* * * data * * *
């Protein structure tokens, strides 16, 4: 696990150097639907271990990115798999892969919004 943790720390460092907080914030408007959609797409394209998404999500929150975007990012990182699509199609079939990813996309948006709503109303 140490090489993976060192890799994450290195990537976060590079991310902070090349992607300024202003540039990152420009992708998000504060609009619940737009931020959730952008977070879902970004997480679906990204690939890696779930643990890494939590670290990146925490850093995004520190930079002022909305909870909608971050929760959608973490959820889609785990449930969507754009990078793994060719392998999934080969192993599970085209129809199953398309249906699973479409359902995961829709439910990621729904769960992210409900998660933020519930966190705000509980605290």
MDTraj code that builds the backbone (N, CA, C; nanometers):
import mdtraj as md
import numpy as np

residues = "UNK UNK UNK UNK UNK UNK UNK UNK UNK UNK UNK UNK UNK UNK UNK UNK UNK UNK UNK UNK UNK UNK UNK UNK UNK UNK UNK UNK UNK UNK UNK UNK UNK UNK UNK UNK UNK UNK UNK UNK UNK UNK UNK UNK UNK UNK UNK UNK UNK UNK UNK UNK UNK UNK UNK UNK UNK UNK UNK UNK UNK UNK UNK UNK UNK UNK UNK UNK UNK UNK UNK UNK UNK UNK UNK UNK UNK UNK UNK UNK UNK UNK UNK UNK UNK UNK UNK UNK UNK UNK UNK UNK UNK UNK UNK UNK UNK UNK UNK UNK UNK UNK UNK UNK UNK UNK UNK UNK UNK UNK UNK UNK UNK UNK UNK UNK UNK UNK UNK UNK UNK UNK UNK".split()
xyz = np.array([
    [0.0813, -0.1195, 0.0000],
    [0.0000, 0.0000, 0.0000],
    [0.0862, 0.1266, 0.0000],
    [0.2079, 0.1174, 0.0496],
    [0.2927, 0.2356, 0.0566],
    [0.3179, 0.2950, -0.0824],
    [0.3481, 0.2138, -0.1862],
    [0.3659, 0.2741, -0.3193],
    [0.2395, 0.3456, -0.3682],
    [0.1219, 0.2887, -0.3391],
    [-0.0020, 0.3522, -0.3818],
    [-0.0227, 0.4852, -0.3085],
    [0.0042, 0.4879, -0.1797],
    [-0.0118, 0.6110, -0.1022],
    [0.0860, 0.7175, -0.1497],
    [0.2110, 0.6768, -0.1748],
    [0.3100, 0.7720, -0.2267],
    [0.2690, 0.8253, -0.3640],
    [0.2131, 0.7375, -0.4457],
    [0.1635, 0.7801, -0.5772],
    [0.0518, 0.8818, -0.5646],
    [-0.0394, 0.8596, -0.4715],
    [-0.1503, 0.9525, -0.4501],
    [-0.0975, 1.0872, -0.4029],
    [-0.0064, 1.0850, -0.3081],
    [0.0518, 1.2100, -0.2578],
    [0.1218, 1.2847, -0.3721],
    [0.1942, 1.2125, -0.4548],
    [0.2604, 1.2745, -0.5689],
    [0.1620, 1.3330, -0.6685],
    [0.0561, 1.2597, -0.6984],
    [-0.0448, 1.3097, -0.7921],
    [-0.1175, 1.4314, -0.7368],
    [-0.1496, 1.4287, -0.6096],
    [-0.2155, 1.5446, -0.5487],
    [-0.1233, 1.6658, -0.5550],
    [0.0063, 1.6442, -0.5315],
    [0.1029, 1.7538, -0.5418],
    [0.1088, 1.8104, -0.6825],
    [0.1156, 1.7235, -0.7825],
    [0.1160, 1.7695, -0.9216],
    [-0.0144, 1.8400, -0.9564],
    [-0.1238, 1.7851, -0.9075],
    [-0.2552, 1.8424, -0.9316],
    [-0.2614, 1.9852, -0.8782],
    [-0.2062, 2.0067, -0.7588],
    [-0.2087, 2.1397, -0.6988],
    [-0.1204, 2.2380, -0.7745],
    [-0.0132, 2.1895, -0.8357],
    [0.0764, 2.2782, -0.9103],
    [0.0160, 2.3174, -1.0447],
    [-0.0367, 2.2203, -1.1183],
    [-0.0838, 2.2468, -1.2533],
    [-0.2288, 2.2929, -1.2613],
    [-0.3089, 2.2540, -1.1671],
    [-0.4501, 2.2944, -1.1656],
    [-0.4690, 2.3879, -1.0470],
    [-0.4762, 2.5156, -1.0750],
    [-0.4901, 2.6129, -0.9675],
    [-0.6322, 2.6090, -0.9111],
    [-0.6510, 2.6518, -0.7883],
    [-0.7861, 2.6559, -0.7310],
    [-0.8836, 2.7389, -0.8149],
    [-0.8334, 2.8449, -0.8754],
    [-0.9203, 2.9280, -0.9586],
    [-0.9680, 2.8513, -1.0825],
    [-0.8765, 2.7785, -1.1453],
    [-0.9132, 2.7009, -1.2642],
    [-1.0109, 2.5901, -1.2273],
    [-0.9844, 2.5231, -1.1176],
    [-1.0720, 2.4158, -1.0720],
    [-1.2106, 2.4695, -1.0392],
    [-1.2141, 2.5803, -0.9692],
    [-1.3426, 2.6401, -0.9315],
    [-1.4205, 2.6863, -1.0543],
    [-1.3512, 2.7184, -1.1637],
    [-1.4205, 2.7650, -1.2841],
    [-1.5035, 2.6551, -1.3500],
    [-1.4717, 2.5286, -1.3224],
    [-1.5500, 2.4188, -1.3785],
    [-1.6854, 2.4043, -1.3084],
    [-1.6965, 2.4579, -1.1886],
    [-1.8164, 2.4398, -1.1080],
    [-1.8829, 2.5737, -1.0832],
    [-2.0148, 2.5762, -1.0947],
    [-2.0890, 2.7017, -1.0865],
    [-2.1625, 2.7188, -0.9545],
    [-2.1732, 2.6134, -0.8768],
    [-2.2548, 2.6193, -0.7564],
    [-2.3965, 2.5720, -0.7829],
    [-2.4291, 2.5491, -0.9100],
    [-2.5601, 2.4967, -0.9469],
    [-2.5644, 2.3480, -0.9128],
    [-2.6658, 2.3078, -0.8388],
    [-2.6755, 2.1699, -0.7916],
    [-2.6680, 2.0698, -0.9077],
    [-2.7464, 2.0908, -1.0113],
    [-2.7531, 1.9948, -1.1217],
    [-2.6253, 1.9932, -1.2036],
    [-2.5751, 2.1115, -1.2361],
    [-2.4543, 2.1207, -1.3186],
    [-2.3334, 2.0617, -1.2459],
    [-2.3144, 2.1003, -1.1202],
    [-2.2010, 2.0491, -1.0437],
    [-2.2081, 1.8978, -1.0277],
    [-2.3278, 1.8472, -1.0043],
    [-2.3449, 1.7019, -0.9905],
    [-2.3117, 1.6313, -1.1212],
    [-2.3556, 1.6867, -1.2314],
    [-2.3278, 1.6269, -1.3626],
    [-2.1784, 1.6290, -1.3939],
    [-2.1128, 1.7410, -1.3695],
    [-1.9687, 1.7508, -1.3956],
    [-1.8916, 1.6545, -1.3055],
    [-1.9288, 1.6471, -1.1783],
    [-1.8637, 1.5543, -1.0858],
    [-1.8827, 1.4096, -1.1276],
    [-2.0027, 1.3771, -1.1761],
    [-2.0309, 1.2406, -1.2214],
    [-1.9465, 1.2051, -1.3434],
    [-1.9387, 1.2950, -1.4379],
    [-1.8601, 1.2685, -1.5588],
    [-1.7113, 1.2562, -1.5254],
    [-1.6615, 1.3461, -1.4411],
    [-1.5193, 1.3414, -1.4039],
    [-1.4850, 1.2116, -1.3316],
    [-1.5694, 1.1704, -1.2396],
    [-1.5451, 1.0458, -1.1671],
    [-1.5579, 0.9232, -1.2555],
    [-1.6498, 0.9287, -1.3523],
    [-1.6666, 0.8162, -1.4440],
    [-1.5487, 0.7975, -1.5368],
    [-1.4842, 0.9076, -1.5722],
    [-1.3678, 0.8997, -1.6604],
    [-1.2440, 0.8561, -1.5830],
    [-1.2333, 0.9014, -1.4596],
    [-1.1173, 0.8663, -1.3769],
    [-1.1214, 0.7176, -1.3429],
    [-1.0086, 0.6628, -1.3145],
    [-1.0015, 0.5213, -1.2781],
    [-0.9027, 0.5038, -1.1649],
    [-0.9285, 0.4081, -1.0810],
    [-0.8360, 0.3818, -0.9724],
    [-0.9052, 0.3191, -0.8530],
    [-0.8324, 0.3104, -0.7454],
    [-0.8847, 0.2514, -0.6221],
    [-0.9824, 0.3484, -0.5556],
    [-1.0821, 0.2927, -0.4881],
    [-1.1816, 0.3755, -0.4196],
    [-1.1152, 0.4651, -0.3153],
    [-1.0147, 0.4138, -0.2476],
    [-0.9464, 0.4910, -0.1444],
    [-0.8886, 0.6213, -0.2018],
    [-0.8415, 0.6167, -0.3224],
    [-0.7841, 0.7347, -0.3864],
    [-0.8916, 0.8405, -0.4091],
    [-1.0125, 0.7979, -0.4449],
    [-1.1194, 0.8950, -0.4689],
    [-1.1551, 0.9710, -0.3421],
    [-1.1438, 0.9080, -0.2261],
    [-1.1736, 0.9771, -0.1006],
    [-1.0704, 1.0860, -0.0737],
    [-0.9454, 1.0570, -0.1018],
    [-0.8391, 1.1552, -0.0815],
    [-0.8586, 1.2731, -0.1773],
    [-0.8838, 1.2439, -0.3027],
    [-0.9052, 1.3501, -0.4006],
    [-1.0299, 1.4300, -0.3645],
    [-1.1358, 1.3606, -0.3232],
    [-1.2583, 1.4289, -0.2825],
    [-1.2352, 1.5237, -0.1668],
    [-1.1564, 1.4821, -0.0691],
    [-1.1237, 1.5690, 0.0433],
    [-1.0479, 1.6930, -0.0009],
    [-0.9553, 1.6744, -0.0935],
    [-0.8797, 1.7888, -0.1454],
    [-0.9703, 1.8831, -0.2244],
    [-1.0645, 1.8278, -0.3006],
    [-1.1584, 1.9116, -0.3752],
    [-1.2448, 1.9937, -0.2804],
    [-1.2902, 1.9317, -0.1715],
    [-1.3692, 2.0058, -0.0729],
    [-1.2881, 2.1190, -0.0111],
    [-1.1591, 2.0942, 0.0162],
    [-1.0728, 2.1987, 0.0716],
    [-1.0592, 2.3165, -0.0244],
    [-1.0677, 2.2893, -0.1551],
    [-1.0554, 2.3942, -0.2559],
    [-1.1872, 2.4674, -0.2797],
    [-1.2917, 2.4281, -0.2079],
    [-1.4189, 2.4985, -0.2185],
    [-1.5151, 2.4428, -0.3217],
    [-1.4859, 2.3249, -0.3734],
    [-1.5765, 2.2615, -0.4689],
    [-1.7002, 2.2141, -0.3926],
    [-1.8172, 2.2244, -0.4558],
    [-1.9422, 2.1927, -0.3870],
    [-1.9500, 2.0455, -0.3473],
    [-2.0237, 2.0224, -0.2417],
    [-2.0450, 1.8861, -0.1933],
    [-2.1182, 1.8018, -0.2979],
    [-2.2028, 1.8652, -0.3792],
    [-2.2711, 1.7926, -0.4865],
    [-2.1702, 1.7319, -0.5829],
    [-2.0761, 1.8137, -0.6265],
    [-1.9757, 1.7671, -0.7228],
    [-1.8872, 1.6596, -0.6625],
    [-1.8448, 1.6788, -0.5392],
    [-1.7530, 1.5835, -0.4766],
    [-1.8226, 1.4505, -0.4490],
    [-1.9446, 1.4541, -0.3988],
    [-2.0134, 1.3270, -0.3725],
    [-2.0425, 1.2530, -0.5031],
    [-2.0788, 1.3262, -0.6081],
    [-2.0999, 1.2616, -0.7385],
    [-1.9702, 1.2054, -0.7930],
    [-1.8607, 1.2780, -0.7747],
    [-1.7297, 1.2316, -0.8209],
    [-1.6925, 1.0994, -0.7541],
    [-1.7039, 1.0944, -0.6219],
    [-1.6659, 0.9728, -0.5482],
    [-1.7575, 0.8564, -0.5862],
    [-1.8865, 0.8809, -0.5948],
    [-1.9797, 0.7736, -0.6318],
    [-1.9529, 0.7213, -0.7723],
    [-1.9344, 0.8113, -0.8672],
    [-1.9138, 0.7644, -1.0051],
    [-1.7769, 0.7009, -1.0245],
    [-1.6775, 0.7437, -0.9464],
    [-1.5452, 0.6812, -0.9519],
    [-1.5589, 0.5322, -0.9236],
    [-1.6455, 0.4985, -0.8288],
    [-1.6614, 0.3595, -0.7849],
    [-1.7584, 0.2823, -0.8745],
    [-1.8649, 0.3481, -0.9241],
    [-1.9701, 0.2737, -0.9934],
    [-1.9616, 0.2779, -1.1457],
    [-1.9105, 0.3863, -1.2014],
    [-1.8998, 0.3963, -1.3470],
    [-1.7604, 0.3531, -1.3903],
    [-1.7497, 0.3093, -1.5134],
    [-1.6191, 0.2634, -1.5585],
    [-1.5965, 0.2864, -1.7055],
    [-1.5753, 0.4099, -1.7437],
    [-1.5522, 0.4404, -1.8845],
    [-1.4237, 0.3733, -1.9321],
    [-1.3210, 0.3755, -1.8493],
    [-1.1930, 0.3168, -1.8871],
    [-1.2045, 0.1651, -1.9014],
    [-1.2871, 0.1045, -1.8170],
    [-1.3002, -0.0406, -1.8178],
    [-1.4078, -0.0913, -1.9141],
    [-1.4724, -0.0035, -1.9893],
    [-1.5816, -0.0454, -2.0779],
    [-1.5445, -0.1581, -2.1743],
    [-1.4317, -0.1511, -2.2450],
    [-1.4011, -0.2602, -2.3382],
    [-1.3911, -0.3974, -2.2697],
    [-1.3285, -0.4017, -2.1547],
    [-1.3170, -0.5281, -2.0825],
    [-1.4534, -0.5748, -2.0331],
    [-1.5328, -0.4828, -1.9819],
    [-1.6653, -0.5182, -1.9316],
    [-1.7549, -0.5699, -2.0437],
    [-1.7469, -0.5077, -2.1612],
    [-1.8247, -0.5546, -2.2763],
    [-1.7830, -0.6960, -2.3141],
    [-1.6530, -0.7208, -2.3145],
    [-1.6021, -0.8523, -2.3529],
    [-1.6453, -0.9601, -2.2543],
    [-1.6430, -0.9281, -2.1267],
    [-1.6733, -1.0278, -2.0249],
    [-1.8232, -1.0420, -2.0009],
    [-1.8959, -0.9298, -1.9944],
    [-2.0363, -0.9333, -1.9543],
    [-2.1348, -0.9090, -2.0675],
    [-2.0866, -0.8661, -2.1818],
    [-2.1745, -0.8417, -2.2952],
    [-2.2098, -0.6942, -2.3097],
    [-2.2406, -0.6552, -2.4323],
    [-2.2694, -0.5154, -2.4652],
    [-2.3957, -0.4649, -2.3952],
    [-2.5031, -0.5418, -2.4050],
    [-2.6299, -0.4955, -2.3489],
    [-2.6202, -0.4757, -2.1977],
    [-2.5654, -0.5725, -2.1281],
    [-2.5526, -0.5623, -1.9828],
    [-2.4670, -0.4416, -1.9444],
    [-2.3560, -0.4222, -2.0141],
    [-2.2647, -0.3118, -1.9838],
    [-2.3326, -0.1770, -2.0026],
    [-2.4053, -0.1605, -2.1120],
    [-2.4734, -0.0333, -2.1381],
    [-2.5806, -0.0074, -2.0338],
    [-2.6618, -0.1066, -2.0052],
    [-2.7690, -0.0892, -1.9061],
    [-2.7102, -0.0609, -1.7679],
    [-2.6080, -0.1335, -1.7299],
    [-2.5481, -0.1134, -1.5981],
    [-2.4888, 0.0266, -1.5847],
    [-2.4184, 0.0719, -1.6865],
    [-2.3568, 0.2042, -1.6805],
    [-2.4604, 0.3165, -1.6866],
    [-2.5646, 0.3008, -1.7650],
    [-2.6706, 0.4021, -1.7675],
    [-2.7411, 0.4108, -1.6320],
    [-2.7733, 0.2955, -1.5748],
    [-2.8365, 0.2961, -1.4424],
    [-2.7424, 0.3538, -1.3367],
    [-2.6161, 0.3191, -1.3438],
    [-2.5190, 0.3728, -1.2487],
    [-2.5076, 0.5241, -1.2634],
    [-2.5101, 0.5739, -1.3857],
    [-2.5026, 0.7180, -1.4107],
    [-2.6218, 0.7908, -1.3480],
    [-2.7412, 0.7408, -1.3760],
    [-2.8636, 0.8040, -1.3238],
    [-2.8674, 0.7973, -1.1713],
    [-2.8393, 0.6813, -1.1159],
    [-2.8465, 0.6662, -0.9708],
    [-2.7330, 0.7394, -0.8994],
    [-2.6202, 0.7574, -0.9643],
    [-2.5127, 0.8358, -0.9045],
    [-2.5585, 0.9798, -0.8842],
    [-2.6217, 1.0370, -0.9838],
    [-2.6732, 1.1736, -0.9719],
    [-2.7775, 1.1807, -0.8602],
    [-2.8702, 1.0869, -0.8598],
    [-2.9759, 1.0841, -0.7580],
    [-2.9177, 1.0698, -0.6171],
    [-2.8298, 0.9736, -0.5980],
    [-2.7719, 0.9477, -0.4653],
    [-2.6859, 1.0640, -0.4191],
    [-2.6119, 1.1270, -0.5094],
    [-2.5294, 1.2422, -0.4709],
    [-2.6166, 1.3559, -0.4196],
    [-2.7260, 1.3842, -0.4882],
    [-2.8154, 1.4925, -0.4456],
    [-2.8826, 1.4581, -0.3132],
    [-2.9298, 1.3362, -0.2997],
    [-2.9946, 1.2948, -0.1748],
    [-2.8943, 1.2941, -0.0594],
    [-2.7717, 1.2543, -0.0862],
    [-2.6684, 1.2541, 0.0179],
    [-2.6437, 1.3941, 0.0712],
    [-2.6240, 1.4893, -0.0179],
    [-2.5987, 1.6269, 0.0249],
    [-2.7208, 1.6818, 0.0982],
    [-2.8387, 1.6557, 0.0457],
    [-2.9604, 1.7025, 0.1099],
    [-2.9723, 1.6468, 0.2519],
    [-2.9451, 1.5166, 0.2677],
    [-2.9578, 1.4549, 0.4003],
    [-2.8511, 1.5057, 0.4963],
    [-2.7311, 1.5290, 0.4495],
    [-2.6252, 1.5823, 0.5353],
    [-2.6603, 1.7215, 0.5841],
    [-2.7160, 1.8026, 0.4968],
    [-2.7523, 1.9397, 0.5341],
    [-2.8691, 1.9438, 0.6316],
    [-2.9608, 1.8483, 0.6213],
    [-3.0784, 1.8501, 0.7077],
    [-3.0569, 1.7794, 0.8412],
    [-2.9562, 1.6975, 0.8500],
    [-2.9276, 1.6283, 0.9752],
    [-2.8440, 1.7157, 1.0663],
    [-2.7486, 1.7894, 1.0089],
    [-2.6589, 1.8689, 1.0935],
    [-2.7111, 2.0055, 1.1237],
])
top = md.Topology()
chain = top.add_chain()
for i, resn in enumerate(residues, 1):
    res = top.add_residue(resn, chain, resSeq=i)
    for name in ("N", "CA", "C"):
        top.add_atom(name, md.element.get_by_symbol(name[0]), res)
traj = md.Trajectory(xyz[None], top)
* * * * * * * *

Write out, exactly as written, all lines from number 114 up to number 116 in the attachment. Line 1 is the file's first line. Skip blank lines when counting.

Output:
    [-2.3117, 1.6313, -1.1212],
    [-2.3556, 1.6867, -1.2314],
    [-2.3278, 1.6269, -1.3626],